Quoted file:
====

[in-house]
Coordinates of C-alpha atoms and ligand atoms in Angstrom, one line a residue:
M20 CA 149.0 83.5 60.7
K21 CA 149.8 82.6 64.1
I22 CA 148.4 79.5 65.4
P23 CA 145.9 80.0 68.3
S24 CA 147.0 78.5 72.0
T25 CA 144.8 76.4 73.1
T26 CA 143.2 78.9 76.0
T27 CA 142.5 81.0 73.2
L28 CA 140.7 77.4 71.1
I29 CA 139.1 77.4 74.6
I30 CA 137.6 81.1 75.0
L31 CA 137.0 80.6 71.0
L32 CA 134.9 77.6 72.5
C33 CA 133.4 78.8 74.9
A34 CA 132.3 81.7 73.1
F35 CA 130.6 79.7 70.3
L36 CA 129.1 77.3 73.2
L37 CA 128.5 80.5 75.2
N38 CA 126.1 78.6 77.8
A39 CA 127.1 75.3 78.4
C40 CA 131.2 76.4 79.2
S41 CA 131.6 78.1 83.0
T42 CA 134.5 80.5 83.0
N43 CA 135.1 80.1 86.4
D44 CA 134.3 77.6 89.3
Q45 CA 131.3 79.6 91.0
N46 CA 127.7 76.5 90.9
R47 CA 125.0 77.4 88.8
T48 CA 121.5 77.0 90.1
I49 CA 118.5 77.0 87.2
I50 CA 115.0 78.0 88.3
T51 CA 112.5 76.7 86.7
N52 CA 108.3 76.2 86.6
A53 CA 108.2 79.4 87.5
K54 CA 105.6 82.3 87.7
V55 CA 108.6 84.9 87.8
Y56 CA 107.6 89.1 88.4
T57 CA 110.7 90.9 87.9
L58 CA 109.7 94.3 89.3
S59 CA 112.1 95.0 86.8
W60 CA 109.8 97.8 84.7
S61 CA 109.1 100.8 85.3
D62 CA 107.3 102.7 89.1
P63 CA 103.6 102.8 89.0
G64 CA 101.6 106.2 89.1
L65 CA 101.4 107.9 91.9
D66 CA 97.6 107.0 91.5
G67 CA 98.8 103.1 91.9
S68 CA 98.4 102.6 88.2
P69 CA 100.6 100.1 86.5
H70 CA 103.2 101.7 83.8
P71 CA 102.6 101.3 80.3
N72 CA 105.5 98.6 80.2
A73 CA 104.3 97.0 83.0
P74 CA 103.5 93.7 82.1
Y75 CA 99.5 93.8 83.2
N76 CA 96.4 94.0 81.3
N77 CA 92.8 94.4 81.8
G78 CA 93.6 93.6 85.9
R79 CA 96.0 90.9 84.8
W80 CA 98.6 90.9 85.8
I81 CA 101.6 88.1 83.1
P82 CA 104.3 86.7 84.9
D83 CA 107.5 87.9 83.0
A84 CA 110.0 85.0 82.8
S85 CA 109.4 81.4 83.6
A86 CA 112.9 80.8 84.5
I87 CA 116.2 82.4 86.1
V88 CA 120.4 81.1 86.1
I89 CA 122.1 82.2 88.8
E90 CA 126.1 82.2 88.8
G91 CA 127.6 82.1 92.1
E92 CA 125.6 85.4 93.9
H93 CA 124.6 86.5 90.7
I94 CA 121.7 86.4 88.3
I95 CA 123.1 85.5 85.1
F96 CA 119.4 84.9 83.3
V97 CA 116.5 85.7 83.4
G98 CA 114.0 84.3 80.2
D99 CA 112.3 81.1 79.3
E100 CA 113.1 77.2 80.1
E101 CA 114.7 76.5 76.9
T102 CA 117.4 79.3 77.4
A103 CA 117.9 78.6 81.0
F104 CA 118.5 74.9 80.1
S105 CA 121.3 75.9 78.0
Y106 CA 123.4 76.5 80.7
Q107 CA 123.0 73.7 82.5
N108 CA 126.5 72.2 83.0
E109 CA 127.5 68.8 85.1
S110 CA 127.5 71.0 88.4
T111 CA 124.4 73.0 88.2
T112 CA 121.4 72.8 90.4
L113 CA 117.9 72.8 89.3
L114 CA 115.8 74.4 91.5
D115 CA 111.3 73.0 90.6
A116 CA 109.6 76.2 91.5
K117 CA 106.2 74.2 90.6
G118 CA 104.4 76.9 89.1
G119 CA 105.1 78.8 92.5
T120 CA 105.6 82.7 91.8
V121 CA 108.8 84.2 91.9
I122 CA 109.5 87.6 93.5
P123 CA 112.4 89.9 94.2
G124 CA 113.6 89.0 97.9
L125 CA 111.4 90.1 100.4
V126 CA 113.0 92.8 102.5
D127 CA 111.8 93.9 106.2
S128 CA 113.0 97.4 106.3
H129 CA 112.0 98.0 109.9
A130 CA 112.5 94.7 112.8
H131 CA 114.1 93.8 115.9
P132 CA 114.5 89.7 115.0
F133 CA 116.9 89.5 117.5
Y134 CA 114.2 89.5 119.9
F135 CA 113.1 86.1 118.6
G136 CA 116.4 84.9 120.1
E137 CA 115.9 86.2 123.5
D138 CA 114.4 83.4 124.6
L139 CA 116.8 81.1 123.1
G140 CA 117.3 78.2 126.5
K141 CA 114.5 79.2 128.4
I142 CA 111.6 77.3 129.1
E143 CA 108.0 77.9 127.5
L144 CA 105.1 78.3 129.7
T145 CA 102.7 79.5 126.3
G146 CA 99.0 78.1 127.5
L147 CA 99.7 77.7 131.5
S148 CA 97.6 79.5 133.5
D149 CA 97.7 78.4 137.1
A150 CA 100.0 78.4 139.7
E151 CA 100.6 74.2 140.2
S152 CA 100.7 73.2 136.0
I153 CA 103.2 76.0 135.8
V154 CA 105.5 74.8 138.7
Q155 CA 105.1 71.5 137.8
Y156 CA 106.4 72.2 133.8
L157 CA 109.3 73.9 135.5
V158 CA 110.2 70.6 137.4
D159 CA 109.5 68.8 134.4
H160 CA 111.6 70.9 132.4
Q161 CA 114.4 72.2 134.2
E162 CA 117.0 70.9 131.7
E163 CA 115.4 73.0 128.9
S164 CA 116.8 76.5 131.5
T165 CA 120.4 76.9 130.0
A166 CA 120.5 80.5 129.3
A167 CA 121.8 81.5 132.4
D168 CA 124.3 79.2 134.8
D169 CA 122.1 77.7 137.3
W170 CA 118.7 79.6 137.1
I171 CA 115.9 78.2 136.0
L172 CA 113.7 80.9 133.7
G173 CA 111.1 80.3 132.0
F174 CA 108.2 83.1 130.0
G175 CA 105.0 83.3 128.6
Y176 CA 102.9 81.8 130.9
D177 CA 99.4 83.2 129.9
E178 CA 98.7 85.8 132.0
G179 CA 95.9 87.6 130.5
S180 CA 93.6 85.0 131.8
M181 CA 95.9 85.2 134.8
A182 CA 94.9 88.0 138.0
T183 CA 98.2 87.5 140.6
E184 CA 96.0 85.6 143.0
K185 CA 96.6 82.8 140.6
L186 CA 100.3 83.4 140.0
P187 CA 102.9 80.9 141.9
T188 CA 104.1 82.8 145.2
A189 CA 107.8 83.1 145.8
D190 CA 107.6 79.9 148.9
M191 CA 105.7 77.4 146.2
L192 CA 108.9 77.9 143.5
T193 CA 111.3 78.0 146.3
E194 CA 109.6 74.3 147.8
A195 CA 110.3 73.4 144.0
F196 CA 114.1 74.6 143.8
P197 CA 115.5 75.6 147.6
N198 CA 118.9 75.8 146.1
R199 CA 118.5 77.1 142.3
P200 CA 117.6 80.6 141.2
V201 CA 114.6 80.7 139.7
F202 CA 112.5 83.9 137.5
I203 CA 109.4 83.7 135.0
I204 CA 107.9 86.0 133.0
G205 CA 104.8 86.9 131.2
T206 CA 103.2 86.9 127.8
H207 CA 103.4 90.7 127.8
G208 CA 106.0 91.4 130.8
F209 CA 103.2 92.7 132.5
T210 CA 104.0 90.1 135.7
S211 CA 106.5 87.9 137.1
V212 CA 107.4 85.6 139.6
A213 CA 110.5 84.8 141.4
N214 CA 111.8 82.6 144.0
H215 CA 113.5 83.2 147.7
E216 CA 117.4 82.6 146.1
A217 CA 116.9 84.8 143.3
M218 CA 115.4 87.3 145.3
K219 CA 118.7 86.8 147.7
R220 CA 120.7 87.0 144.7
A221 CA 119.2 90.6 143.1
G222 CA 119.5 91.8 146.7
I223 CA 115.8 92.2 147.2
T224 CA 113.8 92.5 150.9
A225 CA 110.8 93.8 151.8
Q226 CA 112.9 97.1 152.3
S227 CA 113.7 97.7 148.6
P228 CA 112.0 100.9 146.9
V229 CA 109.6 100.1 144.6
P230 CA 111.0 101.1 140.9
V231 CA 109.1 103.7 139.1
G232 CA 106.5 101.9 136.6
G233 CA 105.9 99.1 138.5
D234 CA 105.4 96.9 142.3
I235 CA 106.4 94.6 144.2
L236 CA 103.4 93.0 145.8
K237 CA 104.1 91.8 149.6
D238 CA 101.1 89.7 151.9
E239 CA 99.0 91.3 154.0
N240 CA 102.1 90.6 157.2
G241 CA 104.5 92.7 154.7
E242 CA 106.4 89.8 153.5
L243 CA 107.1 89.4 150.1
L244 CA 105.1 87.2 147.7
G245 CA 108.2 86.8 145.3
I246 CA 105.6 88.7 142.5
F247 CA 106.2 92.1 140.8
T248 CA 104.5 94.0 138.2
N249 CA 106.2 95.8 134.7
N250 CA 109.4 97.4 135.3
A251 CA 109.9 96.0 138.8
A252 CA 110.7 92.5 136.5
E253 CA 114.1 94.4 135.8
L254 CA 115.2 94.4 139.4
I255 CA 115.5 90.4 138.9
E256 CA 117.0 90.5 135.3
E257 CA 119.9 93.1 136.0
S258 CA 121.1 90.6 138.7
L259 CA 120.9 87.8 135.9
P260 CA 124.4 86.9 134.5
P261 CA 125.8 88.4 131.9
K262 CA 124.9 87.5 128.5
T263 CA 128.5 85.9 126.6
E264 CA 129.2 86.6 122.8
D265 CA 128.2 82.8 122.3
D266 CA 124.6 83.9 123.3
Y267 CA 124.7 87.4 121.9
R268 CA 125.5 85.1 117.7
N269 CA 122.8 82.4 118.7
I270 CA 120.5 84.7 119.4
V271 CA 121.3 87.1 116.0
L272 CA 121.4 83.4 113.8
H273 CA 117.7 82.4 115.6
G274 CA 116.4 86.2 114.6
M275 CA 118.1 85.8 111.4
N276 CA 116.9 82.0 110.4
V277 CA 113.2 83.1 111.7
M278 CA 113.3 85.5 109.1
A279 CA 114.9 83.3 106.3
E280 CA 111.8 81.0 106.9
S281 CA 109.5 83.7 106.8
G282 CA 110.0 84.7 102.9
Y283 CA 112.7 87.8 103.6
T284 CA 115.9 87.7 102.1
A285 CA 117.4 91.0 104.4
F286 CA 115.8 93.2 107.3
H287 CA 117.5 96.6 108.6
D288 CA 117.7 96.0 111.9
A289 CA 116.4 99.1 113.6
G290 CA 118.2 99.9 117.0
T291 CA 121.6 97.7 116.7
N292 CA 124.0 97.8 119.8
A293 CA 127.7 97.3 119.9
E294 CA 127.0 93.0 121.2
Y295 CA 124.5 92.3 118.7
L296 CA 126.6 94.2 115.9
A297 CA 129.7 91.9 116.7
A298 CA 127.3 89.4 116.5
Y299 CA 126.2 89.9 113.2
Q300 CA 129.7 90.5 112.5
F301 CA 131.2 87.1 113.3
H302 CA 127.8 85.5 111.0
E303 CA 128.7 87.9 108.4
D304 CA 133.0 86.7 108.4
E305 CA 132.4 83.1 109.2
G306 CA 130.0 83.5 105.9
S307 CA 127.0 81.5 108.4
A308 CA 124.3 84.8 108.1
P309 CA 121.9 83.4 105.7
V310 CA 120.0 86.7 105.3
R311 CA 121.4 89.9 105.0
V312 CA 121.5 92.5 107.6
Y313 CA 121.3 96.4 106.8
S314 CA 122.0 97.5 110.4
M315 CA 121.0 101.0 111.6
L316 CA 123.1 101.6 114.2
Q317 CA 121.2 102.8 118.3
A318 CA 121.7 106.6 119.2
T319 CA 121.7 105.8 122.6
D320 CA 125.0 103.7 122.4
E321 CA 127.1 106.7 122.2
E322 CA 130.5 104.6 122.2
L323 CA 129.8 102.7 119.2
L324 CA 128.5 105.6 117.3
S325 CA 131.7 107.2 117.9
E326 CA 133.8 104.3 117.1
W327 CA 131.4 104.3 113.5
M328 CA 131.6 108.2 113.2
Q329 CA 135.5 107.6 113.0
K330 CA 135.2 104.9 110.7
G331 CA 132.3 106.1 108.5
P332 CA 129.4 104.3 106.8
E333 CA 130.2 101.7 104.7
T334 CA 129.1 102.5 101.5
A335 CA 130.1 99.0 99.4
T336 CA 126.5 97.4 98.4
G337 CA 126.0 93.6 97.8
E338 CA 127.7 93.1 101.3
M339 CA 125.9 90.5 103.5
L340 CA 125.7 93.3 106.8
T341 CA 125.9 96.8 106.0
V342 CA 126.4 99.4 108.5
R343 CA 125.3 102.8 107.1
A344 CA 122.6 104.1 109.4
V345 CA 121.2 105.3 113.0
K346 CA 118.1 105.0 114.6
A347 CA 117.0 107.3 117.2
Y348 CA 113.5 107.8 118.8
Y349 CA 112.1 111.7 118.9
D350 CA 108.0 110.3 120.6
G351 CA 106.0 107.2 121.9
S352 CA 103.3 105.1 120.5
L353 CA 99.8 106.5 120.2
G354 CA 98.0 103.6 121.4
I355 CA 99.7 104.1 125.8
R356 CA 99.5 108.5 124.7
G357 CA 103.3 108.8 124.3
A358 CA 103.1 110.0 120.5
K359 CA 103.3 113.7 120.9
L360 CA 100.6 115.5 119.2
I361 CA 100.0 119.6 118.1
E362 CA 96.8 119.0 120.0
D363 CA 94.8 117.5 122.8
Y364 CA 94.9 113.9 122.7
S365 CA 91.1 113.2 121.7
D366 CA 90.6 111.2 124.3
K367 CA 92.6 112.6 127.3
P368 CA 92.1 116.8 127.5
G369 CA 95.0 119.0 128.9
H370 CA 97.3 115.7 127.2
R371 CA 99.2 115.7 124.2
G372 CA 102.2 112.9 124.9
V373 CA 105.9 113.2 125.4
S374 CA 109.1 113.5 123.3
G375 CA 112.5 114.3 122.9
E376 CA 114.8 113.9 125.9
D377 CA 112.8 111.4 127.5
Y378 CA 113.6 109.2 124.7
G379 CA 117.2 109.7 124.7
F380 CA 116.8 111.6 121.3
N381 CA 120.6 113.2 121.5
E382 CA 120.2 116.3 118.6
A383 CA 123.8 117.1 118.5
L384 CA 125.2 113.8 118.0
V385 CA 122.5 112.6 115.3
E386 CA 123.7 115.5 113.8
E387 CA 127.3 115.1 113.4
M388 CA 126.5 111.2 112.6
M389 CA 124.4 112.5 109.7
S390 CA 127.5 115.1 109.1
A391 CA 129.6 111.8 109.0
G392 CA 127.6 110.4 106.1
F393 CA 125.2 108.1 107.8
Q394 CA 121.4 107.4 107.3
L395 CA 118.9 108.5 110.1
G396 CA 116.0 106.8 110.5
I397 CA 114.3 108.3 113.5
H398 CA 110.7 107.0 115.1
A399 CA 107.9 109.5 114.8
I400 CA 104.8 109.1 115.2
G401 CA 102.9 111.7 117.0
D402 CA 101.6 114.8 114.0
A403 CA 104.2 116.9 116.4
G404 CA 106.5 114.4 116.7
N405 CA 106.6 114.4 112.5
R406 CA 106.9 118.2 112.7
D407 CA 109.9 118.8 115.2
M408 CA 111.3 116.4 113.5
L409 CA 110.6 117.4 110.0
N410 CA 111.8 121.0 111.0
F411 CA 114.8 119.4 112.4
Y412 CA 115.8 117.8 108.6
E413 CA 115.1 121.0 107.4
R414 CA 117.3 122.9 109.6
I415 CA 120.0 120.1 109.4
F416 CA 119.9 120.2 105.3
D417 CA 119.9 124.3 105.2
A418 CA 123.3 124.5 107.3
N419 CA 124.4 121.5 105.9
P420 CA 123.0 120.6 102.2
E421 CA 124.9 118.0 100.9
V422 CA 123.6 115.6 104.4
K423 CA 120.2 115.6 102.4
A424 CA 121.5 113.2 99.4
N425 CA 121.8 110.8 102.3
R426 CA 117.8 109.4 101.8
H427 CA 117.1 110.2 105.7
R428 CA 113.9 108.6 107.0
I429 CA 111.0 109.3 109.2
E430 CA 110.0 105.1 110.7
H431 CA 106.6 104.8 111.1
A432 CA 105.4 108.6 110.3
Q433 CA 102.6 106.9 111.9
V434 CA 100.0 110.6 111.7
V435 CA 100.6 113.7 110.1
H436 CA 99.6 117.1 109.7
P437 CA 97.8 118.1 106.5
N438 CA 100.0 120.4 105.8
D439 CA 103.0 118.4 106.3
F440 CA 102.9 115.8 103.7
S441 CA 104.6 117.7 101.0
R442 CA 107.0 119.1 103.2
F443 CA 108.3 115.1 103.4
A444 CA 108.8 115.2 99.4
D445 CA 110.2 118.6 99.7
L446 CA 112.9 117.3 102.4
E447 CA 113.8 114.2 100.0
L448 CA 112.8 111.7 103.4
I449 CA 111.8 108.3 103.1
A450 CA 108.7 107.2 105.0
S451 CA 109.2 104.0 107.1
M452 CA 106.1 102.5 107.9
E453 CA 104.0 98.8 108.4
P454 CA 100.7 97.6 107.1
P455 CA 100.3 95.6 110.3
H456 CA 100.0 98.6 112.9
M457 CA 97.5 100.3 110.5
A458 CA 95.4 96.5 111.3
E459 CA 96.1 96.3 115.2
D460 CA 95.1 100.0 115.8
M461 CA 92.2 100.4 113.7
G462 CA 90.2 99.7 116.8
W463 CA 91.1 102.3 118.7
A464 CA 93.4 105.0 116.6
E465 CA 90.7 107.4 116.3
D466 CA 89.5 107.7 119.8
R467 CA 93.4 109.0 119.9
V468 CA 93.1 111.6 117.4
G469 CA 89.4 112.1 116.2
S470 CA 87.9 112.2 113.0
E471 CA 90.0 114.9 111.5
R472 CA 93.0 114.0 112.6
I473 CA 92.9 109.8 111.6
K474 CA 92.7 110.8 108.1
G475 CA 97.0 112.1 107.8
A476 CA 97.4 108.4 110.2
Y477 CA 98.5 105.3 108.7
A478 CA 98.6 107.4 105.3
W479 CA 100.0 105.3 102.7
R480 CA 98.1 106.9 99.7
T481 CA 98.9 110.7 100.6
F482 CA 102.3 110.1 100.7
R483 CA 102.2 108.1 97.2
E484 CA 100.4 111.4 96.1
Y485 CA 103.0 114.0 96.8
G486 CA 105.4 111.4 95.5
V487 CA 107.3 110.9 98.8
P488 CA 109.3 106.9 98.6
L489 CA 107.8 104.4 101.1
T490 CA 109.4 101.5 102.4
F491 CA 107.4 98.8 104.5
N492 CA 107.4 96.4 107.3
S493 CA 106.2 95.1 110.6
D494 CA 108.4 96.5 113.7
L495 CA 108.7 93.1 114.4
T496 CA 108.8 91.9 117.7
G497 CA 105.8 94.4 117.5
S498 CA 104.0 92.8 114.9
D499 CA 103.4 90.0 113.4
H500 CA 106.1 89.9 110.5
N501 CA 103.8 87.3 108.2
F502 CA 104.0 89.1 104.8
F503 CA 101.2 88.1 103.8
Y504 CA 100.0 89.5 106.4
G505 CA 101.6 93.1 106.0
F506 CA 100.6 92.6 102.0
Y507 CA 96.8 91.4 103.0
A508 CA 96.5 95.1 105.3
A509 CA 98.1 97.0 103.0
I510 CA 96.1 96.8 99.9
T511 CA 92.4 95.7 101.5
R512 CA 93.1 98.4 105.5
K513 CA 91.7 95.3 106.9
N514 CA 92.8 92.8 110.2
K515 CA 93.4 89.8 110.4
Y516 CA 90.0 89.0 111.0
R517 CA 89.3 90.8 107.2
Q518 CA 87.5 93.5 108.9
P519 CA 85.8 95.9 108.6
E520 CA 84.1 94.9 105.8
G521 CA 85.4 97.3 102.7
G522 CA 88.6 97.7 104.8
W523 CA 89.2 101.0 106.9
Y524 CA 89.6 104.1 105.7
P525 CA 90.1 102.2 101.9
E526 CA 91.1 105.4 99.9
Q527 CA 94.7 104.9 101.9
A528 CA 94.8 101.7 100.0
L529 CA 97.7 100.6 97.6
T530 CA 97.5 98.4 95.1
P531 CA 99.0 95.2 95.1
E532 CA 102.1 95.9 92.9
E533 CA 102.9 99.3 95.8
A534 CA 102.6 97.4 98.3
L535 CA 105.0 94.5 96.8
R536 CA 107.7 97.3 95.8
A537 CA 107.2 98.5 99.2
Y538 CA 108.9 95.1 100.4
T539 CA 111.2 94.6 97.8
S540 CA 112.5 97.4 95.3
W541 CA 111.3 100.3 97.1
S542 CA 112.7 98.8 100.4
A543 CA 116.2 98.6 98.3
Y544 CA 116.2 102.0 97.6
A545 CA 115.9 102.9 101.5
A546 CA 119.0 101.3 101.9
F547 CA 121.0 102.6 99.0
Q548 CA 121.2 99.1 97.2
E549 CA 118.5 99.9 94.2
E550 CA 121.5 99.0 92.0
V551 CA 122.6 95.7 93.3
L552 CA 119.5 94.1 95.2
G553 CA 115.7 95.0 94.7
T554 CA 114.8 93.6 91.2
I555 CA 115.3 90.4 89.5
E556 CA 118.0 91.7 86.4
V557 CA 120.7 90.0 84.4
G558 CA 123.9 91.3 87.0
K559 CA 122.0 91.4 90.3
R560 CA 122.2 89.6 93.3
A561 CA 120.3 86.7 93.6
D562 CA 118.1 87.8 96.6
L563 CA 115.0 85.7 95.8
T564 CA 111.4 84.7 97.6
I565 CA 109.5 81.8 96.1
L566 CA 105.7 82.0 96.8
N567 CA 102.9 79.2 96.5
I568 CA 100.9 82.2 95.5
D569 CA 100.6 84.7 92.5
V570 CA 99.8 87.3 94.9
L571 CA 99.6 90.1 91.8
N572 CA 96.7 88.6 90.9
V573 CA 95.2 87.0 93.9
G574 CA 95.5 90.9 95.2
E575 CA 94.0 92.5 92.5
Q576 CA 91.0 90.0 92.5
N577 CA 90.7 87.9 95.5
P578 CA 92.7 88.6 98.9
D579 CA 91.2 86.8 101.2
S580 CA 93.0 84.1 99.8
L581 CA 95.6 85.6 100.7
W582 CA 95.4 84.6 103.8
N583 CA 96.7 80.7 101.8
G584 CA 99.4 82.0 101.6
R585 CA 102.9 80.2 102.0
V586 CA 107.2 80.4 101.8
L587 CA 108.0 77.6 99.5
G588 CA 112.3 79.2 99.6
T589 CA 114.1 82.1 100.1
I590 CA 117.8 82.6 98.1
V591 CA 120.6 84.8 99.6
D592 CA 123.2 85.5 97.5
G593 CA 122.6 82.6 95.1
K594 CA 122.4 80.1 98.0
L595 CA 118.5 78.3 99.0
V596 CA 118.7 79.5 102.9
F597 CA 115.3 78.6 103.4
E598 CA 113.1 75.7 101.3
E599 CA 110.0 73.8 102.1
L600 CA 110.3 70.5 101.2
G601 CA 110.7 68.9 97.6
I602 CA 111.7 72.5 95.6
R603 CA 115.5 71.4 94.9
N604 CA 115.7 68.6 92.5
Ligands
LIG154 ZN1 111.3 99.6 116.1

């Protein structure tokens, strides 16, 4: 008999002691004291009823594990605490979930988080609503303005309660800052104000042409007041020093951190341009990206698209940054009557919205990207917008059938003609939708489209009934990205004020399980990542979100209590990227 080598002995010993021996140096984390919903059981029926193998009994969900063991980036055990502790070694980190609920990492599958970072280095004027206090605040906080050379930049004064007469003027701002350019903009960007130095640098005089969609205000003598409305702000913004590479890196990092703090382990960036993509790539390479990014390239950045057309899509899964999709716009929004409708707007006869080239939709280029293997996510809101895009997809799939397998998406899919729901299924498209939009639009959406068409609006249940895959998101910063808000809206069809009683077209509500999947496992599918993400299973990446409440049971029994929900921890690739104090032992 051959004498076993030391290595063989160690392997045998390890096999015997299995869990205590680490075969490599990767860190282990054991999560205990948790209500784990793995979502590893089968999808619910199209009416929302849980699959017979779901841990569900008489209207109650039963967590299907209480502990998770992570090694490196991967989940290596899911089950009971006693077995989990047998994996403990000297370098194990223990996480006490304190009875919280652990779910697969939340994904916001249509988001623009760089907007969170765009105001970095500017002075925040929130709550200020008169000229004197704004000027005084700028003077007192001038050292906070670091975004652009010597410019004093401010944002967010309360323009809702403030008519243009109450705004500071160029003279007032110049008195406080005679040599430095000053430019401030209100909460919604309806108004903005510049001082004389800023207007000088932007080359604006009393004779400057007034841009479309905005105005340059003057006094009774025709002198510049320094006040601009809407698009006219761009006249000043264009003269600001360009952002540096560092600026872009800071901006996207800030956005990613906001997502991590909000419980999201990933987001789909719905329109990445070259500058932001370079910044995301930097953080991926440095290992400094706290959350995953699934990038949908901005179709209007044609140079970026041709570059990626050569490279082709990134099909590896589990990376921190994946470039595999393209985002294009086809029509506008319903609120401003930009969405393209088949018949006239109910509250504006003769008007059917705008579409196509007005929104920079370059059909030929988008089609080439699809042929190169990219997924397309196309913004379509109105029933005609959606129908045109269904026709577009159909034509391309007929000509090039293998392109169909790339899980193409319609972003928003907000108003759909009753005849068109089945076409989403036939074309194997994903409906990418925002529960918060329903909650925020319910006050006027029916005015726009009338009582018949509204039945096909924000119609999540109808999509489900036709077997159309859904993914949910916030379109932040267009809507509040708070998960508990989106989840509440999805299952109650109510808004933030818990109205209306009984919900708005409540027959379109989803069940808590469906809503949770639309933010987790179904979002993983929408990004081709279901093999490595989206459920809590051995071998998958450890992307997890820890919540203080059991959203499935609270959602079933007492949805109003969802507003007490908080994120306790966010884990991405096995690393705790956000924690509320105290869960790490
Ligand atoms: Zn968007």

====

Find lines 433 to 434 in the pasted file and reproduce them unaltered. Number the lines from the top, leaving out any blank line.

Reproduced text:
A450 CA 108.7 107.2 105.0
S451 CA 109.2 104.0 107.1